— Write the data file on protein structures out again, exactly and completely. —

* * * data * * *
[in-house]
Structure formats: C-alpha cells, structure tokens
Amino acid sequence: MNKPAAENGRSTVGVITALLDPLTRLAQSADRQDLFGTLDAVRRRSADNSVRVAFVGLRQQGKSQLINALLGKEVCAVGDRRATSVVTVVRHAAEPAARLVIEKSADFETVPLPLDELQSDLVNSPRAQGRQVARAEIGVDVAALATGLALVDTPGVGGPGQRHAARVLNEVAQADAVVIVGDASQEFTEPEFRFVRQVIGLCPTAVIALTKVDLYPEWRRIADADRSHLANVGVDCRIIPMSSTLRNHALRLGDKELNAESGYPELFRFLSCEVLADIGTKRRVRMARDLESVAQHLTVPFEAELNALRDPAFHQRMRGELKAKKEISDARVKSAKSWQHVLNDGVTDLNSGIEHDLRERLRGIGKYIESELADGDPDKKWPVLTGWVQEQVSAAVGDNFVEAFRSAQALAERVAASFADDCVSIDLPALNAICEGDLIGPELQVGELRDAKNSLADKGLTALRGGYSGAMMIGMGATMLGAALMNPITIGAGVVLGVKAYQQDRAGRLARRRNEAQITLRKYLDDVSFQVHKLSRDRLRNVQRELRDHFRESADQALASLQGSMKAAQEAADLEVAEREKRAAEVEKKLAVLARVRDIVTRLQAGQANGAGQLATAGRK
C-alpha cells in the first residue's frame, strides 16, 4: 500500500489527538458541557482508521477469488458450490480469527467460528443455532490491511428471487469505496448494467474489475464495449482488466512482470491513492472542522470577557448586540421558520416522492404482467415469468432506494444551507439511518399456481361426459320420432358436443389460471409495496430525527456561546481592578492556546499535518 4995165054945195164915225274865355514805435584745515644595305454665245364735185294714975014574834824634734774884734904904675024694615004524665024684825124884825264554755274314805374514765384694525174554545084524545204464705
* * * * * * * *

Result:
[in-house]
Structure formats: C-alpha cells, structure tokens
Amino acid sequence: MNKPAAENGRSTVGVITALLDPLTRLAQSADRQDLFGTLDAVRRRSADNSVRVAFVGLRQQGKSQLINALLGKEVCAVGDRRATSVVTVVRHAAEPAARLVIEKSADFETVPLPLDELQSDLVNSPRAQGRQVARAEIGVDVAALATGLALVDTPGVGGPGQRHAARVLNEVAQADAVVIVGDASQEFTEPEFRFVRQVIGLCPTAVIALTKVDLYPEWRRIADADRSHLANVGVDCRIIPMSSTLRNHALRLGDKELNAESGYPELFRFLSCEVLADIGTKRRVRMARDLESVAQHLTVPFEAELNALRDPAFHQRMRGELKAKKEISDARVKSAKSWQHVLNDGVTDLNSGIEHDLRERLRGIGKYIESELADGDPDKKWPVLTGWVQEQVSAAVGDNFVEAFRSAQALAERVAASFADDCVSIDLPALNAICEGDLIGPELQVGELRDAKNSLADKGLTALRGGYSGAMMIGMGATMLGAALMNPITIGAGVVLGVKAYQQDRAGRLARRRNEAQITLRKYLDDVSFQVHKLSRDRLRNVQRELRDHFRESADQALASLQGSMKAAQEAADLEVAEREKRAAEVEKKLAVLARVRDIVTRLQAGQANGAGQLATAGRK
C-alpha cells in the first residue's frame, strides 16, 4: 500500500489527538458541557482508521477469488458450490480469527467460528443455532490491511428471487469505496448494467474489475464495449482488466512482470491513492472542522470577557448586540421558520416522492404482467415469468432506494444551507439511518399456481361426459320420432358436443389460471409495496430525527456561546481592578492556546499535518 4995165054945195164915225274865355514805435584745515644595305454665245364735185294714975014574834824634734774884734904904675024694615004524665024684825124884825264554755274314805374514765384694525174554545084524545204464705